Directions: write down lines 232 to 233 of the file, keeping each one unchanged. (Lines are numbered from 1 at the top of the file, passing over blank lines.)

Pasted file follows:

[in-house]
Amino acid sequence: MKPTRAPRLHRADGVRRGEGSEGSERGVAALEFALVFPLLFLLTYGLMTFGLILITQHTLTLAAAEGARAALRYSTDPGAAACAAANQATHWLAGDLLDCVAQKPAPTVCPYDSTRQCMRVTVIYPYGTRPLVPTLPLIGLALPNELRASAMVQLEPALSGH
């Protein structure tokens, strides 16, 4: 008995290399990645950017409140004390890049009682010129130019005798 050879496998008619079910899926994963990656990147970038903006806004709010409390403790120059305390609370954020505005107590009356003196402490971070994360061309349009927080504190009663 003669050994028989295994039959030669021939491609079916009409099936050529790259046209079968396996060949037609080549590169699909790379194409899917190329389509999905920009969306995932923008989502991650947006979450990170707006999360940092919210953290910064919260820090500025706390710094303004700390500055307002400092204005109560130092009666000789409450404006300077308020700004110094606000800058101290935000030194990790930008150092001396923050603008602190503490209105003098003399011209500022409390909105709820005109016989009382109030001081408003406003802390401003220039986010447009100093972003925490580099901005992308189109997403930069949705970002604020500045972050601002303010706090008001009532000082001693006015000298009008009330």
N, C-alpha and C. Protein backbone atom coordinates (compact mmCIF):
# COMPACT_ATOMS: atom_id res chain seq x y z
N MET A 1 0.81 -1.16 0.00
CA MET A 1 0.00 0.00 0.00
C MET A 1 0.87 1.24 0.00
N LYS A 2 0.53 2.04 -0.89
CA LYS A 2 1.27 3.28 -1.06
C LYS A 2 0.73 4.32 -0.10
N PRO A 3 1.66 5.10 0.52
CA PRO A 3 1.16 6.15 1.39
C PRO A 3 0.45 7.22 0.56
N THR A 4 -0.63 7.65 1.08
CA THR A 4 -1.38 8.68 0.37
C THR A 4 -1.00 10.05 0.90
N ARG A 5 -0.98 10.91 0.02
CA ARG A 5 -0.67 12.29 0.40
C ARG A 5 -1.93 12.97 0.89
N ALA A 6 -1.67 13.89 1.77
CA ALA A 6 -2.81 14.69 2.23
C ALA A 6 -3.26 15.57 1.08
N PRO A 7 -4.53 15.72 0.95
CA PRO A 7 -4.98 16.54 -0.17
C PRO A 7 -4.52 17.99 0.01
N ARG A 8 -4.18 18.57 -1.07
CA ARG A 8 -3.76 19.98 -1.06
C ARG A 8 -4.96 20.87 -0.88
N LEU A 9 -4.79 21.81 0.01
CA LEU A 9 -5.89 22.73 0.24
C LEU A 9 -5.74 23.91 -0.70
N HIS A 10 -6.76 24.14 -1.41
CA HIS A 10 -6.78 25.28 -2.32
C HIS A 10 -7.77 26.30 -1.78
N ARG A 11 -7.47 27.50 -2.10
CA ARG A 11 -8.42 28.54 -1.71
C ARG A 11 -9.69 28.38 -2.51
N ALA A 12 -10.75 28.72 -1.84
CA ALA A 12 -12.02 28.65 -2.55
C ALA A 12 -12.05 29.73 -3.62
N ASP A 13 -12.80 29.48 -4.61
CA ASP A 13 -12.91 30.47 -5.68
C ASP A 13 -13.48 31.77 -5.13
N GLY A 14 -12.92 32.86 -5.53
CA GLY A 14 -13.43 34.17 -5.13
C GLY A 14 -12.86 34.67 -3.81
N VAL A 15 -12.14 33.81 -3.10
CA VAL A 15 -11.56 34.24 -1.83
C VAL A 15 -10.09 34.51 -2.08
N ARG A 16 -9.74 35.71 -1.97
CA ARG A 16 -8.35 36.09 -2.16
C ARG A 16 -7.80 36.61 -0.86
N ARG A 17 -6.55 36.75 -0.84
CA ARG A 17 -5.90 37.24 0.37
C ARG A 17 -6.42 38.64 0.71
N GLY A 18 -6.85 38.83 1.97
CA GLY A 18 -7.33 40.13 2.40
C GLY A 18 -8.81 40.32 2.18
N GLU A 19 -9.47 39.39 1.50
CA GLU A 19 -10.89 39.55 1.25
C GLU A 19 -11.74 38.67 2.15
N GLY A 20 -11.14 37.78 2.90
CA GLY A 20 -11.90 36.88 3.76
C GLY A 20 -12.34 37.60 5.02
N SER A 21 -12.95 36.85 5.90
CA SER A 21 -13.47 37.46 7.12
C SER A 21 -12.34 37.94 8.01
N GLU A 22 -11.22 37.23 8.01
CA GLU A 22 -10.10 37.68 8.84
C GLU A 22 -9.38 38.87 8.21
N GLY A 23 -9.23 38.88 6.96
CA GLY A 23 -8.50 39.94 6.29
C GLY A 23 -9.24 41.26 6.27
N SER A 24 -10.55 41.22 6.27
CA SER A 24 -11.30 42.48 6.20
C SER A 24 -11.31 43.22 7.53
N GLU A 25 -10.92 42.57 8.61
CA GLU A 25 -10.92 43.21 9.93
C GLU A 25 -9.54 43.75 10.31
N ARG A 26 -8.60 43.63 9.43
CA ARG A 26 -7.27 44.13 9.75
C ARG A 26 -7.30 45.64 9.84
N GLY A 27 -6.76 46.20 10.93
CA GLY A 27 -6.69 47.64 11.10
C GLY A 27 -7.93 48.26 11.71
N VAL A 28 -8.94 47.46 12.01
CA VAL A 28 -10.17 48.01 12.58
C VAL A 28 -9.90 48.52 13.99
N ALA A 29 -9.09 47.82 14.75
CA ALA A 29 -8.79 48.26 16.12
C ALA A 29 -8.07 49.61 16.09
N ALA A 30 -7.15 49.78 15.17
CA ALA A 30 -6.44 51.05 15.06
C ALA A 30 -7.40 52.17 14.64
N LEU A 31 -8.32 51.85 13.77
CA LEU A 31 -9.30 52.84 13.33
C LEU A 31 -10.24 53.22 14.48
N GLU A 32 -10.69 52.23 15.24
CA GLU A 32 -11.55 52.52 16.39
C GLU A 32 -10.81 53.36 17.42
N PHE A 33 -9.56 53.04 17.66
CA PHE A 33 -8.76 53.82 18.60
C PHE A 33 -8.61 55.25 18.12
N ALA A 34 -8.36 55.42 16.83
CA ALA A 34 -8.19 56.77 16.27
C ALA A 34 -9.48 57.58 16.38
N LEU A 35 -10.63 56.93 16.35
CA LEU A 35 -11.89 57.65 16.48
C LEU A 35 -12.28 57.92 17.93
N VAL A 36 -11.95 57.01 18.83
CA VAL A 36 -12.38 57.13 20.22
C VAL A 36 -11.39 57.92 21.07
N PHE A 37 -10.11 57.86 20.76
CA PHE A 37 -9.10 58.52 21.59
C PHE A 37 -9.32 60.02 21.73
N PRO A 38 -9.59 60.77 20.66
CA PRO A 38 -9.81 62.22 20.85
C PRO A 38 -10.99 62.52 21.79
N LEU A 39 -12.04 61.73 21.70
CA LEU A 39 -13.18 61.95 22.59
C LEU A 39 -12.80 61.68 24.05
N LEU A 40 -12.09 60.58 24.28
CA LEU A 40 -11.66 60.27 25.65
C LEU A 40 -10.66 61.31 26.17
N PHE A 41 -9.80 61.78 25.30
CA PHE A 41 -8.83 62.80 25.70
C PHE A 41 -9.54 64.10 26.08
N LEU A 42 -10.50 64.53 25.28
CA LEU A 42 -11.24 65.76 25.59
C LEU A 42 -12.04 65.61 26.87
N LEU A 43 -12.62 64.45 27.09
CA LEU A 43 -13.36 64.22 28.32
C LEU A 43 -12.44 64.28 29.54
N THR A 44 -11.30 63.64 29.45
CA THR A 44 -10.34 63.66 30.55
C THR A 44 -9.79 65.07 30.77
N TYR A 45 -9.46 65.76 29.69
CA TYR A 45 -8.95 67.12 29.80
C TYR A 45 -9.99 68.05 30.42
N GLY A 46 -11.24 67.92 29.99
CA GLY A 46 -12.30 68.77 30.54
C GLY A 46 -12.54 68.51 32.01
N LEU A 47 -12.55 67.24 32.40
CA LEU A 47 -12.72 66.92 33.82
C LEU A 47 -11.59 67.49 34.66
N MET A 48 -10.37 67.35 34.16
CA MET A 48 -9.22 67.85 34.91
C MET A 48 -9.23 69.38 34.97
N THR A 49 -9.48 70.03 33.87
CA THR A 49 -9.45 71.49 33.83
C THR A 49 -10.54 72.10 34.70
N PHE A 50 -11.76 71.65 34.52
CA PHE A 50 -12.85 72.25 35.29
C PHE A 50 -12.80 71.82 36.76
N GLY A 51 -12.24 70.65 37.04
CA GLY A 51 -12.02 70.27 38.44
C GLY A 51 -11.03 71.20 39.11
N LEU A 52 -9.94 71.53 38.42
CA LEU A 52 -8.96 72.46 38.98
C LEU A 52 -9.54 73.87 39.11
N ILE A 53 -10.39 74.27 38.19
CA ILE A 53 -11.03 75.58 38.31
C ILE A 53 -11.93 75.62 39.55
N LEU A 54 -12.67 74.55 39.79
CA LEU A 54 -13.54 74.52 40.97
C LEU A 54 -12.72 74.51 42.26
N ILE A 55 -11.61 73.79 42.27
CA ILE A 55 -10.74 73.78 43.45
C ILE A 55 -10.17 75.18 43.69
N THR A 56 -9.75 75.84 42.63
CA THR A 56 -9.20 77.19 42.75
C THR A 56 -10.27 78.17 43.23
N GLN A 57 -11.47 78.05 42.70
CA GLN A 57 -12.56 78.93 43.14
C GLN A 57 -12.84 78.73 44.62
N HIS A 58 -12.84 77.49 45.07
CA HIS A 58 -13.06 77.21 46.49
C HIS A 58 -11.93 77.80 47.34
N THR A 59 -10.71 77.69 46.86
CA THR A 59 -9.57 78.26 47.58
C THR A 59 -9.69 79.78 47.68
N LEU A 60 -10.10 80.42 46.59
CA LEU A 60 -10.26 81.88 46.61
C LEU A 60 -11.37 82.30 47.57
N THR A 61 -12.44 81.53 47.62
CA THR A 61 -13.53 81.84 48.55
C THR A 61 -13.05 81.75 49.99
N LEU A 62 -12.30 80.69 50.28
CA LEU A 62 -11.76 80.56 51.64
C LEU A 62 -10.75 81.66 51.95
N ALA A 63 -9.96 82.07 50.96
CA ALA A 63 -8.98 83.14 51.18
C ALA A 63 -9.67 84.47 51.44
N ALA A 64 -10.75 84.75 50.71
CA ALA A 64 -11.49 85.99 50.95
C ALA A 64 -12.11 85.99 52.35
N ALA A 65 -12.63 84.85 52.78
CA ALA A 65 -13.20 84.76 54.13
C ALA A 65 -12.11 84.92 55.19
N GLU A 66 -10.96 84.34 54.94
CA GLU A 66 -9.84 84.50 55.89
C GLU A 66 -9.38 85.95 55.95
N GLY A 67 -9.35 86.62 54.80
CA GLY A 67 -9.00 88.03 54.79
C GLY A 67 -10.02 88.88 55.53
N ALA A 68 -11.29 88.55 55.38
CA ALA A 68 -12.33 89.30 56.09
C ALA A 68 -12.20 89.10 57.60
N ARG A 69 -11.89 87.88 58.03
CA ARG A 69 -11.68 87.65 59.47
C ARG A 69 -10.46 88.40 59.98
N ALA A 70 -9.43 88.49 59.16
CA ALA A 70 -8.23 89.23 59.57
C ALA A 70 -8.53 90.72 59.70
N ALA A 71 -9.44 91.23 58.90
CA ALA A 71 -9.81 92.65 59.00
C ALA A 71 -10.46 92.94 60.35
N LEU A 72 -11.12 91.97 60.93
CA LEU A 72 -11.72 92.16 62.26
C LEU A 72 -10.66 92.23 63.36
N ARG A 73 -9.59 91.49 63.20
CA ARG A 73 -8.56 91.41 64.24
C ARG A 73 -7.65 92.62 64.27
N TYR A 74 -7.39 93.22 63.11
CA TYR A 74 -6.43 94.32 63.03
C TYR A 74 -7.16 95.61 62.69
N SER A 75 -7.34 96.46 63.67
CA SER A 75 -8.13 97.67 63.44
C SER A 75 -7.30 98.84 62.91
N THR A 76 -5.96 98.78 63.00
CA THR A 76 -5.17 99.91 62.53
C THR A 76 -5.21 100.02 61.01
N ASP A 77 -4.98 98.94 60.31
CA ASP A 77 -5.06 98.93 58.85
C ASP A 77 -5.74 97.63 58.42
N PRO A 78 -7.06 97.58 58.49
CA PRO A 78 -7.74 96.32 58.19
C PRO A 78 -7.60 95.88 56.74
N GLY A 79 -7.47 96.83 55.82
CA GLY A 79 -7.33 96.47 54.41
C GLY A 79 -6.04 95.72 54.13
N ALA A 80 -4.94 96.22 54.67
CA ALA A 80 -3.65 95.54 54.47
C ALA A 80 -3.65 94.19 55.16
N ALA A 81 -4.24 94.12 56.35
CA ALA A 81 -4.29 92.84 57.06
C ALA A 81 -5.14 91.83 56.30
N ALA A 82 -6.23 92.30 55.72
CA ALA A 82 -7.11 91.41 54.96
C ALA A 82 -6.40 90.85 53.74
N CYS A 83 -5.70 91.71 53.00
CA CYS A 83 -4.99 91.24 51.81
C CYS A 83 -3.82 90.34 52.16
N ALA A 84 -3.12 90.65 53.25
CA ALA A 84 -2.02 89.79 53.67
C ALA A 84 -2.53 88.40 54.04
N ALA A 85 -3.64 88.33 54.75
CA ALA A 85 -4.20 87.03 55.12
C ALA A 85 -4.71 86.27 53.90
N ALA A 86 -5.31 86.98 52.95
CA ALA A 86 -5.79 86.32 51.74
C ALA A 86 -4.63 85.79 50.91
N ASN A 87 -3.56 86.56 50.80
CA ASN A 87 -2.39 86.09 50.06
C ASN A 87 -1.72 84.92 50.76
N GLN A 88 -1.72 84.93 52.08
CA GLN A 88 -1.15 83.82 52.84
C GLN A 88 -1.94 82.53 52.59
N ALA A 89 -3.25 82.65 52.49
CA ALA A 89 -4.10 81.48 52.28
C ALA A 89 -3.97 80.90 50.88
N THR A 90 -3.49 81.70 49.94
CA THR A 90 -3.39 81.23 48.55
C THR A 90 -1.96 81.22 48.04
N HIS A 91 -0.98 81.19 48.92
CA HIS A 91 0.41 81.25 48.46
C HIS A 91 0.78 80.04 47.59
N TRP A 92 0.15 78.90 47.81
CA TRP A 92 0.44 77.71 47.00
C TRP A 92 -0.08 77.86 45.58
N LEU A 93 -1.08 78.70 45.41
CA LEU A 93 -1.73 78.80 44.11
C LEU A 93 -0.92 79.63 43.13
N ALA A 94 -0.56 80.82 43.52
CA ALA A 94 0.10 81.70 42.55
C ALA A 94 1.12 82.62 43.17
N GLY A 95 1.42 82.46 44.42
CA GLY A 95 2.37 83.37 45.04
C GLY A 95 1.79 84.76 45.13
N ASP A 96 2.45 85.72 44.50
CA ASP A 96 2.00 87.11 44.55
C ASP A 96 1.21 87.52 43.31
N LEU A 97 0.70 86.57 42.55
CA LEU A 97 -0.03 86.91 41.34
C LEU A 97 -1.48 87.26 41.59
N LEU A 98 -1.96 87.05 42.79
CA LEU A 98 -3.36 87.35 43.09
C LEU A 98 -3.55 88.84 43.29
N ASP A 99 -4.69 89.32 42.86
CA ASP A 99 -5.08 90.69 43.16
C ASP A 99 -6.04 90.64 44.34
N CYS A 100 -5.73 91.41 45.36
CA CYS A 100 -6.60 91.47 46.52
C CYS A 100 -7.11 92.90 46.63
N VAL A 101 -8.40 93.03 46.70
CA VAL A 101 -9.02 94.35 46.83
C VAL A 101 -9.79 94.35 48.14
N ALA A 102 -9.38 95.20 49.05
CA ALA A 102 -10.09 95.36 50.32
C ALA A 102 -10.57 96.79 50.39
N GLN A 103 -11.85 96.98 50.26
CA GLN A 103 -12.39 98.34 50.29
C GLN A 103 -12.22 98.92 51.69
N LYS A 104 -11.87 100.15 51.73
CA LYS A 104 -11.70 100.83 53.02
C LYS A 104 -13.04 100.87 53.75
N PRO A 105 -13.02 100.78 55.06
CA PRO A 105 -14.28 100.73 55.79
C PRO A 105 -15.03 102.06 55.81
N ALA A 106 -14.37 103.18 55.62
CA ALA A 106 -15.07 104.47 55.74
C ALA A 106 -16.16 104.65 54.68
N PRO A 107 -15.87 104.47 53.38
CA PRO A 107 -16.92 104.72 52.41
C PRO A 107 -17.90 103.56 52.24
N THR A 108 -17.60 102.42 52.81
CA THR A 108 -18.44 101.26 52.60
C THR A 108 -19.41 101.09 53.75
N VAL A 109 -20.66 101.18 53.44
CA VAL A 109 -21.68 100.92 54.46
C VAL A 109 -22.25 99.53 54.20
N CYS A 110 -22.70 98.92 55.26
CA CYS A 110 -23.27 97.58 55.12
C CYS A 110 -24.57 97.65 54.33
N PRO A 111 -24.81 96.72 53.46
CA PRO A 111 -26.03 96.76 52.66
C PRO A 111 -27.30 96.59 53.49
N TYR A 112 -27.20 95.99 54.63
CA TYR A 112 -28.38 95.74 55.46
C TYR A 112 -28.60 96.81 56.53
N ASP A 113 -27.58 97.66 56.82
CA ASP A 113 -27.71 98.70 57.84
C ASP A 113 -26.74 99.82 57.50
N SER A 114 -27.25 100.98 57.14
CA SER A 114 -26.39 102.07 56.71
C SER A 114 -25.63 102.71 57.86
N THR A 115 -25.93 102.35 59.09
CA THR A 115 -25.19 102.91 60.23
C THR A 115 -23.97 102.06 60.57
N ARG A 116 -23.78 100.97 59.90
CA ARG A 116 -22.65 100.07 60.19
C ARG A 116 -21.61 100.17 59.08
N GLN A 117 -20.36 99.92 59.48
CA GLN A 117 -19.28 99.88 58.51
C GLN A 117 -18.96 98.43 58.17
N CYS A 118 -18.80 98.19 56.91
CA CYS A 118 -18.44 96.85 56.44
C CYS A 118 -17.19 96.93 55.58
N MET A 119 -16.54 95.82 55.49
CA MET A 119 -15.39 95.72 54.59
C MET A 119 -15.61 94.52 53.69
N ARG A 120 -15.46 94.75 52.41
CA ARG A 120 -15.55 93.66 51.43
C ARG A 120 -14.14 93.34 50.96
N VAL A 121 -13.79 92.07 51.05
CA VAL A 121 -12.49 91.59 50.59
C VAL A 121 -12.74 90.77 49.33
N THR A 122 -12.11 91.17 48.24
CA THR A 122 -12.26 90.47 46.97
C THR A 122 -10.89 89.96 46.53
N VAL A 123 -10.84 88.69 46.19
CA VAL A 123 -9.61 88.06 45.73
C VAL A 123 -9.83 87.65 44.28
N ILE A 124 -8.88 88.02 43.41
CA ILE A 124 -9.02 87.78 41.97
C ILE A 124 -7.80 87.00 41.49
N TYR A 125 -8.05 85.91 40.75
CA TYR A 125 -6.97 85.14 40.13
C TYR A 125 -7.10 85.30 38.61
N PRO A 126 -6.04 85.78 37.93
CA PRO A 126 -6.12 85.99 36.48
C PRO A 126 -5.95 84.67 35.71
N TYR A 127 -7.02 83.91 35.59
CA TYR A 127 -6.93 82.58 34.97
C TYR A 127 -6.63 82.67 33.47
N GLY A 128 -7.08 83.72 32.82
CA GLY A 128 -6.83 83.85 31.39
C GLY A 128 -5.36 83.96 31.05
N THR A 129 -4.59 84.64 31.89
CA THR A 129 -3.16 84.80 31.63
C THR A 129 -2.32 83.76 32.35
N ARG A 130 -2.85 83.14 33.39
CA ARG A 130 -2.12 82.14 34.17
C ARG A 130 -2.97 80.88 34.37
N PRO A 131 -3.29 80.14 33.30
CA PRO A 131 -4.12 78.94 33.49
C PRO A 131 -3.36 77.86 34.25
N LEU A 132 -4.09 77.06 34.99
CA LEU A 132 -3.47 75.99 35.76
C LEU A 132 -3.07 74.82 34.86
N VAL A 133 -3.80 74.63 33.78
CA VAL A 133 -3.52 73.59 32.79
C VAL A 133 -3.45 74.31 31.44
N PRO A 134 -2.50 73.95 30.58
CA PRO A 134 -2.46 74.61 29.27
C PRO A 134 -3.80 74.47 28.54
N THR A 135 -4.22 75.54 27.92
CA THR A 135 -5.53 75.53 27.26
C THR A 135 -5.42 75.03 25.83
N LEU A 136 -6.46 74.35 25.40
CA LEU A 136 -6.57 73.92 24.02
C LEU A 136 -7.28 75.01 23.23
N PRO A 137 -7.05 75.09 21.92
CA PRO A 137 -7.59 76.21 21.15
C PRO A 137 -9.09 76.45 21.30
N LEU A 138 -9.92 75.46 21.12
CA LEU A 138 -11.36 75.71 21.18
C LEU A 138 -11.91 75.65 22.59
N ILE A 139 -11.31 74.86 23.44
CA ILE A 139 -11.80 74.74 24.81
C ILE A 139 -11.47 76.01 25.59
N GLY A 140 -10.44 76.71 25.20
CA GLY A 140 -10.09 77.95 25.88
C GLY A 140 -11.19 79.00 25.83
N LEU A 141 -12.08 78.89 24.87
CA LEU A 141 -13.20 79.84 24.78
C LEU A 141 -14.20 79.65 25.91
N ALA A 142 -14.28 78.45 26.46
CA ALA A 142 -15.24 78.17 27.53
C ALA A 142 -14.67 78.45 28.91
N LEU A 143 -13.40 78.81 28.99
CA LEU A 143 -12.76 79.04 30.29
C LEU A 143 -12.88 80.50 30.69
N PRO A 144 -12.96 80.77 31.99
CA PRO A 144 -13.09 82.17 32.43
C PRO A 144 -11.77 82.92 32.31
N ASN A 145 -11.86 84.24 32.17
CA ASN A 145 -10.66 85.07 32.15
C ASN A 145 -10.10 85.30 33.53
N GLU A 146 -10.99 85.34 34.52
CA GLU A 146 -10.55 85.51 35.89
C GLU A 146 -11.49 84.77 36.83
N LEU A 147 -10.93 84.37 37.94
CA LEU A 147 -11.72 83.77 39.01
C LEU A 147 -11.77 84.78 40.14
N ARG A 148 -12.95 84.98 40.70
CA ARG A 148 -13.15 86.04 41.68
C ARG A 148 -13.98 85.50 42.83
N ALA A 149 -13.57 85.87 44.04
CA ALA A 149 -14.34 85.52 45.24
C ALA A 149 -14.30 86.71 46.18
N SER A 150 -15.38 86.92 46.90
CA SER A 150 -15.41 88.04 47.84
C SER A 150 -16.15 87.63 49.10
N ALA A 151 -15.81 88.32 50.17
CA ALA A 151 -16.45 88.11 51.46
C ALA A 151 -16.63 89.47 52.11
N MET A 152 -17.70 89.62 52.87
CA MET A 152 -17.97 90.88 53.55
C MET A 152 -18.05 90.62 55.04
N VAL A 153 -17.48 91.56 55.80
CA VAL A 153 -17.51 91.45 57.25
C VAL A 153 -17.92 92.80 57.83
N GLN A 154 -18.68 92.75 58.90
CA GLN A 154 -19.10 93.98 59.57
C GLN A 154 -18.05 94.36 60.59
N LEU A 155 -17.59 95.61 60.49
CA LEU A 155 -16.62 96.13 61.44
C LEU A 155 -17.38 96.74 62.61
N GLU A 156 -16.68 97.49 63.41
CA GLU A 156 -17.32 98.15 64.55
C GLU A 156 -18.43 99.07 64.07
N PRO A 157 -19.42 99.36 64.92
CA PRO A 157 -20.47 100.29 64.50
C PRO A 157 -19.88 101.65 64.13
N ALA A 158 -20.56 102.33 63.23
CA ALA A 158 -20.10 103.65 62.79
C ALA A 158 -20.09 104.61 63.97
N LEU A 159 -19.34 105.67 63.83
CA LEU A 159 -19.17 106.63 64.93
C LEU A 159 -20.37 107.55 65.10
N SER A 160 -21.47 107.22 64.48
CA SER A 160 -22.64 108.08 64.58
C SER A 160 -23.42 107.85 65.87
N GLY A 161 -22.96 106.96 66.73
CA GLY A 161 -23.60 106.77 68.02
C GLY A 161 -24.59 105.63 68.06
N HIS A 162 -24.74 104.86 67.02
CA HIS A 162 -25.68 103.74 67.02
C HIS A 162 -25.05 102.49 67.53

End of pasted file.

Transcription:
CA THR A 76 -5.17 99.91 62.53
C THR A 76 -5.21 100.02 61.01